Gaming the system ends up breaking it

By Mike Cormack Source:Global Times Published: 2016/6/14 0:13:01

Illustration: Liu Rui /GT

A US friend of mine recently posted an interesting analysis of behavior in McDonalds in Tianjin. Several downtown branches briefly initiated a new system, where customers ordered at the cashier counter, took a ticket, and had to wait to the side, in front of a pick-up counter, waiting for their ticket number to come up on a screen.

The new system worked - for a time. Customers obeyed as staff asked them to keep clear of the pickup counter and wait for their order to be called. But after a few weeks of the new system operating as planned, customers effectively broke it by crowding round the pickup counter, impatient to get their order, to the point that they blocked other patrons from getting their orders in a timely manner, or even took the wrong food.

My friend then discussed how "the situation is actually a cooperation game with two easily identifiable equilibria: (1) the Pareto optimal equilibrium desired by McDonalds, which is all customers waiting across from the pickup counter and giving workers time and space to fulfill orders; and (2) the equilibrium customers at lunchtime have arrived at, a dominant "crowding strategy" with zero sum assumptions." So faced with two strategies, "wait-as-requested" or "crowd-the-counter," whether through impatience, group behavior, or fear of losing out, the better option has succumbed to one causing aggravation, harassed staff and mistakes.

This sort of thing, unfortunately, is one of the most recurring and frustrating aspects in life in China: the way that people will game any system to destruction. A system is any kind of social convention, where certain behaviors are known and expected. And if there are expectations of behavior, some people will try to use that to their advantage. But it doesn't work when everyone is trying to get ahead. Things fall apart.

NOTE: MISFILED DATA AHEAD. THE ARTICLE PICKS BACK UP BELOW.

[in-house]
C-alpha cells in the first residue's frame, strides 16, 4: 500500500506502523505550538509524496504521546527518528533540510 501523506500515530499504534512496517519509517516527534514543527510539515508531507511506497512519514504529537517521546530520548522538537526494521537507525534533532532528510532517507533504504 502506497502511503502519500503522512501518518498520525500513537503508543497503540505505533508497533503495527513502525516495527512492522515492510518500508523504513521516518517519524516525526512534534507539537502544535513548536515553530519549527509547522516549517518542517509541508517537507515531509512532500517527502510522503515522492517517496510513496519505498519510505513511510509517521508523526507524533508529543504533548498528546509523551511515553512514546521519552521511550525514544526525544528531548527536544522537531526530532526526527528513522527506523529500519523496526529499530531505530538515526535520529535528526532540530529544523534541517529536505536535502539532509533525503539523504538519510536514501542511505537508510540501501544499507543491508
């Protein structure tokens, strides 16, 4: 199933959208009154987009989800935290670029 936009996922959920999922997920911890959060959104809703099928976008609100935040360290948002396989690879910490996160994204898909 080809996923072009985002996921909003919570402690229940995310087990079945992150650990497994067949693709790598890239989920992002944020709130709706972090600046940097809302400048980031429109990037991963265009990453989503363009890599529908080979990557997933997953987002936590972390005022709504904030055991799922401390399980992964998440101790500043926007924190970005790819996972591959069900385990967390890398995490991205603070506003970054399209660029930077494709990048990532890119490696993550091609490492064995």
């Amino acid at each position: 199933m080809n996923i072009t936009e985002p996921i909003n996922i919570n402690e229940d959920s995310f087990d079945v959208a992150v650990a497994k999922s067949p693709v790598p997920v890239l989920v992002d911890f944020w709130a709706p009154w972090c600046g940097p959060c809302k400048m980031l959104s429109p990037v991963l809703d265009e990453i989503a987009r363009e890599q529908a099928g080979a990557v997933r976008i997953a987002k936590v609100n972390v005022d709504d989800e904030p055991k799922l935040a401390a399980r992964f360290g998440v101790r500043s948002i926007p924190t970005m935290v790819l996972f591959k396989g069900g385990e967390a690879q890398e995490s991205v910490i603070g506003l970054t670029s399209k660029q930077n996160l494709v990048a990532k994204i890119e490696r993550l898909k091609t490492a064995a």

I once worked on the top floor of a 16-storey building. At lunch time, the elevators would become crowded: Everyone seemed to have lunch at the same time. So people on the higher floors would enter the elevator when it was still going up, in case it was full when going down. People from lower and lower floors followed suit, so that by the time it got to the 10th floor, yet alone the 16th, it was always jam-packed, and unable to take any more passengers.

Or here's another example. To see a doctor at the hospital, you have to buy a ticket beforehand. But because everyone knows they will sell out early, you have to go as early as possible. So everyone lines up hours before the hospital even opens - and so the tickets, of course, sell out instantly. And this is before we even consider touts, or why appointment booking systems have only been introduced in a few limited places.

Or take how, when driving, everyone will weave in and out of lane, trying avidly to get ahead, making drivers behind them brake and thereby causing the traffic to choke up quicker than if everyone had simply stayed in lane. Or how, at some buffets, people seem to act as though the food is running out, thus causing everyone to panic and grab as much as they can, causing the food to run out. Even the stock market can be understood this way. Investors pile in on changes in share value rather than the bottom line, leading to arbitrary booms and busts.

For the most part I applaud the tenacity and ambition of the Chinese. So many people are striving to get ahead, to develop.

And in many situations, if people cooperate, it's a non-zero sum game - everyone benefits when the rules are followed. Elevators aren't full when they shouldn't be, roads run smoother, McDonalds gets orders out faster. But if everyone is battling to get ahead, the behaviors and expectations they should observe collapse.

When there's a finite amount of goods to go around, it is unpleasant to see people trampling down systems in their urge to grab something for themselves. Worse than that, it's just counterproductive. You're not gaining an advantage, but instead destroying the very methods that everyone is relying on. And that makes everyone worse off.

The author has been a freelance journalist in China since 2008. Follow him at @bucketoftongues. Follow us on Twitter @GTopinion

Posted in: Viewpoint

blog comments powered by Disqus